With options like Apple Pay, Google Pay, Visa Direct and other digital wallets – as well as improved online donation form experiences and QR code usage driving individual givers to donate online – this is a trend that will continue in the coming years. 

Digitization has also begun to extend into other giving channels like stock giving and donor-advised funds. There’s also been a major increase in the adoption of cryptocurrency for affluent donors looking to support organizations.

2. Nonprofit Office Culture

From Erin Mulligan Nelson, CEO, Social Solutions

The importance of leading with empathy while championing an inclusive culture can’t be overstated. We’re going into the third year since the beginning of the pandemic. People have experienced great loss, battled with mental health issues and struggled to establish some semblance of normalcy. 

To keep teams motivated and inspired, the workplace must be an environment where they feel supported, accepted and understood. Creating this type of culture involves investing in initiatives like diversity, equity and inclusion policies, and an authentic commitment from leadership that inclusion really matters.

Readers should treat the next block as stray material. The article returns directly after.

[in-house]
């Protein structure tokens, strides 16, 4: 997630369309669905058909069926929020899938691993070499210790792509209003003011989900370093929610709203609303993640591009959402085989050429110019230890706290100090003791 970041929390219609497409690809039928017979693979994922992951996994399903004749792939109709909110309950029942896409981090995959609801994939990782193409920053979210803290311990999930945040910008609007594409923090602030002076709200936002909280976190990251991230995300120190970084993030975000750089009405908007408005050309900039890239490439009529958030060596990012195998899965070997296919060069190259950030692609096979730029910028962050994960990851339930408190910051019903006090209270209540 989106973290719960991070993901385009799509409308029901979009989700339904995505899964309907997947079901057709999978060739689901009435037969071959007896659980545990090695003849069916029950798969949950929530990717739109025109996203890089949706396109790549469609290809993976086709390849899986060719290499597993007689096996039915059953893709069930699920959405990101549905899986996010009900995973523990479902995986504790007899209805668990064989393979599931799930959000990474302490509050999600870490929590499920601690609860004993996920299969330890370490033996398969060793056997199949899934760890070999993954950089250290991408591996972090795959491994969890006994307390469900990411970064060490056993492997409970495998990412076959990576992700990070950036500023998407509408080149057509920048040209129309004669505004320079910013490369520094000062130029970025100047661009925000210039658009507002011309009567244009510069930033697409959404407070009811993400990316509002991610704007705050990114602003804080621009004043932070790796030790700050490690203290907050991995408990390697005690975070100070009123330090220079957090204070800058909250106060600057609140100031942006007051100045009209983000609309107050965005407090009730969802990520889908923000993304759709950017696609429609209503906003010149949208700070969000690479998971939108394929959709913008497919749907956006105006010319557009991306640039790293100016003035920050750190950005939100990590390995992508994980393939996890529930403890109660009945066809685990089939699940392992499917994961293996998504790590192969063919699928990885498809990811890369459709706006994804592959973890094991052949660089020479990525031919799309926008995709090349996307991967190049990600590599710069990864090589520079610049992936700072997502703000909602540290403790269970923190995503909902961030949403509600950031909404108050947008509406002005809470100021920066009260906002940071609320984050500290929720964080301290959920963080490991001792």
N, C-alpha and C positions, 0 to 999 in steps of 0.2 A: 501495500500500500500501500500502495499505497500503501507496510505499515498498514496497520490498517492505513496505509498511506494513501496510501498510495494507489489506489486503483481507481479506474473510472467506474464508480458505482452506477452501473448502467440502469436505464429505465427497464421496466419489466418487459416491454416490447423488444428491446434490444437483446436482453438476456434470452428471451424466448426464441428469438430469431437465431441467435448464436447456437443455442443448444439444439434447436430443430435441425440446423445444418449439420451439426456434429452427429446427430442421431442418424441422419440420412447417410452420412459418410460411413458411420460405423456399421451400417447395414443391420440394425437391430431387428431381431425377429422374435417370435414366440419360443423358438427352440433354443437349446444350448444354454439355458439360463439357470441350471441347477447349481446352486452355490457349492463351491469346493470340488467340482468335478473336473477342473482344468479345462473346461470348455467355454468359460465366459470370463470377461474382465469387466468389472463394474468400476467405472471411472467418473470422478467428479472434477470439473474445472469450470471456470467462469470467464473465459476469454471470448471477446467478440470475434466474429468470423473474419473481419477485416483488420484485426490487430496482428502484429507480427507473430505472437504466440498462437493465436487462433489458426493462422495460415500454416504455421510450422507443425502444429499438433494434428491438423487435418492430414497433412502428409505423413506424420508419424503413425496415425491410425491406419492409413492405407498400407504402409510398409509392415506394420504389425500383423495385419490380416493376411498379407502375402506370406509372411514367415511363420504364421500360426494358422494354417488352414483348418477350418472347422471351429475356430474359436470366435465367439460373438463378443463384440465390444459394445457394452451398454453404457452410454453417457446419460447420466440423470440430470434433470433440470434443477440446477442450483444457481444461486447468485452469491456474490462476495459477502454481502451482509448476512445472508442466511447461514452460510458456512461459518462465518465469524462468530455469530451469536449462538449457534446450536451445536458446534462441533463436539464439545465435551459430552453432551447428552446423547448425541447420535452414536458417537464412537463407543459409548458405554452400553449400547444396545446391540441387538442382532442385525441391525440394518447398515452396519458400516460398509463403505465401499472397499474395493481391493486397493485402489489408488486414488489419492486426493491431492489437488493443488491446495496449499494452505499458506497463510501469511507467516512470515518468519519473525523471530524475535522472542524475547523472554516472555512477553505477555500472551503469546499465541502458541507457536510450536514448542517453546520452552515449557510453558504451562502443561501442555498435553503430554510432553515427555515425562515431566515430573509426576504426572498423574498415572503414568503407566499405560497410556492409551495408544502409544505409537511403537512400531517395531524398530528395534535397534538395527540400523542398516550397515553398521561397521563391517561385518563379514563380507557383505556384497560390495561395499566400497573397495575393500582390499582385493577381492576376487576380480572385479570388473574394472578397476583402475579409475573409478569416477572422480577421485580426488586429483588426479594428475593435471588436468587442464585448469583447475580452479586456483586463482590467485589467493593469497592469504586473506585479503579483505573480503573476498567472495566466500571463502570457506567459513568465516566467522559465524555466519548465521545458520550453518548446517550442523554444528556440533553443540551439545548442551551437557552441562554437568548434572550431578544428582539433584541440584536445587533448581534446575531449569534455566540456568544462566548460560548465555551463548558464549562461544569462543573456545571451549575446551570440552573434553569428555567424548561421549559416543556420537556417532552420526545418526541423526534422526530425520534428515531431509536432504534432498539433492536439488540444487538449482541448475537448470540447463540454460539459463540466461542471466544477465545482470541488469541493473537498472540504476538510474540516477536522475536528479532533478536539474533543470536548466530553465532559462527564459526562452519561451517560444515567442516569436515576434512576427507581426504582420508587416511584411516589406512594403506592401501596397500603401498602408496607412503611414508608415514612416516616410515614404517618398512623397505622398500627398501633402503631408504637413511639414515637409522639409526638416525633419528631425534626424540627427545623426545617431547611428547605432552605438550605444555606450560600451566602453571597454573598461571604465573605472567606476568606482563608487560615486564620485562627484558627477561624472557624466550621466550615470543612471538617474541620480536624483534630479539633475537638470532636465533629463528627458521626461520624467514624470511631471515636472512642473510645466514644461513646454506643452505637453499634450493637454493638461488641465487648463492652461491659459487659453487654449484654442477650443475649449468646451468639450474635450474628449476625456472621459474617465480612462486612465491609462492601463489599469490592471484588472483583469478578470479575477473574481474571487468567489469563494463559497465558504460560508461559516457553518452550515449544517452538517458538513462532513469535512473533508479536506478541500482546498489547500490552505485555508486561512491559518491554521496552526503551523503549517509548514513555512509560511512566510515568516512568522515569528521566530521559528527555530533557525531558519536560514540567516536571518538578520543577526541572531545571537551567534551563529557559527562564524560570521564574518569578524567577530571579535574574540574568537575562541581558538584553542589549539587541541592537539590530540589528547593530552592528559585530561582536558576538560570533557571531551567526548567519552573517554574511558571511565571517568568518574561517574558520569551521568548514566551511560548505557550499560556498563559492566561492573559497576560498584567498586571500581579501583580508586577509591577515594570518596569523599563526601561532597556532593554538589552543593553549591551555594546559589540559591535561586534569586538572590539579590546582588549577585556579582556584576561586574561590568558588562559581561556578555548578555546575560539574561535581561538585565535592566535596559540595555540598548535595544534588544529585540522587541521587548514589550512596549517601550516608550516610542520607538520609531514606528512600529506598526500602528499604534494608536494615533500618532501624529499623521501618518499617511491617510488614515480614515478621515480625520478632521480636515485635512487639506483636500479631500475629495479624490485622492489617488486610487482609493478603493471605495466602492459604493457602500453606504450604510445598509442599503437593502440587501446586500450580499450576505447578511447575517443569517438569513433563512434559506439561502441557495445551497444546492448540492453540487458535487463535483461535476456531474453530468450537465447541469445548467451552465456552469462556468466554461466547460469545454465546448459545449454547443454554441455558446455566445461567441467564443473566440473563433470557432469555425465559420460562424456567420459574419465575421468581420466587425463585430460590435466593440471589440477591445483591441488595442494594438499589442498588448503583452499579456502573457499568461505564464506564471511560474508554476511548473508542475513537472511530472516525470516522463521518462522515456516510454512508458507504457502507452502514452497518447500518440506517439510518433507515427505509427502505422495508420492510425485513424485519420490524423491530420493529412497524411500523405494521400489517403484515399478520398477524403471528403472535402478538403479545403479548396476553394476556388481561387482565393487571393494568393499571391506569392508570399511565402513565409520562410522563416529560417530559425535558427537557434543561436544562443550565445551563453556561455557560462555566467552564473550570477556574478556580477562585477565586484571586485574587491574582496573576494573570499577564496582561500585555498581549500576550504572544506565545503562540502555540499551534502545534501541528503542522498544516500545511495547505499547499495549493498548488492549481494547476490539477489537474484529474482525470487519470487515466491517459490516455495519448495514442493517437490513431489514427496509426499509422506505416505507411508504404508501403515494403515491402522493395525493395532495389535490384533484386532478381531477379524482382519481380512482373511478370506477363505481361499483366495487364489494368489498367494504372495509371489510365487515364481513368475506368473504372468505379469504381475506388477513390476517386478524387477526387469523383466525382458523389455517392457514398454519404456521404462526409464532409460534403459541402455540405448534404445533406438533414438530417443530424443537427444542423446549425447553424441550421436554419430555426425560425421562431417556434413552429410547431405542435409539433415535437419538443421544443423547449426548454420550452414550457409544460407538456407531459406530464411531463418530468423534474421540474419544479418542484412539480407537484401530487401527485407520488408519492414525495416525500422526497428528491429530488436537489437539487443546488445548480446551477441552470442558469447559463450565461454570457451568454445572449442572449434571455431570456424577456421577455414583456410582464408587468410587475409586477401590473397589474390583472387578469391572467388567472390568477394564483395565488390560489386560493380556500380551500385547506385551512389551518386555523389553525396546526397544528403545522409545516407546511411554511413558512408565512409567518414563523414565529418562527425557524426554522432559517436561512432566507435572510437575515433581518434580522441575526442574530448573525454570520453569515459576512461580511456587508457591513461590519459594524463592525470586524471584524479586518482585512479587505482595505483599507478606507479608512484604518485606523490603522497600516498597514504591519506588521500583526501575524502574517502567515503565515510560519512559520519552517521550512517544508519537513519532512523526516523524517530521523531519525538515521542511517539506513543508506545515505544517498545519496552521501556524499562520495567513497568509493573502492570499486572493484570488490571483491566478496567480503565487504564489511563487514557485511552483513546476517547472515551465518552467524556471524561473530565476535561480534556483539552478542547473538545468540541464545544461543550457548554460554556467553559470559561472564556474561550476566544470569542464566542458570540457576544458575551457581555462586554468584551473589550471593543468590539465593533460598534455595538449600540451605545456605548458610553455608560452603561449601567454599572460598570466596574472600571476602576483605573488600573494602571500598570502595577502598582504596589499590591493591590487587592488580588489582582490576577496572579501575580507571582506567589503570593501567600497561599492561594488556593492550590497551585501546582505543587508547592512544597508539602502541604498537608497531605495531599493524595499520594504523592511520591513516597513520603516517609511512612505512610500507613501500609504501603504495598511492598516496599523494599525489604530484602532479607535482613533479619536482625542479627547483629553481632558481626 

In addition, focusing on mental health will continue to be important in 2022. Providing support resources, wellness programs, flexibility across the organization and normalizing discussion on how people are doing and feeling is a critical component of people feeling seen and valued.

3. Technology for Good

From Pinky Vincent, Assistant Director of Development & Marketing, Change Machine

[We are] describing our donors as transactional units – major donors, LYBYNT, SYBUNT, etc. – even as internal fundraising jargon is being challenged. We don’t have the answers, but it’s a good time to rethink what we choose to call our donors and partners.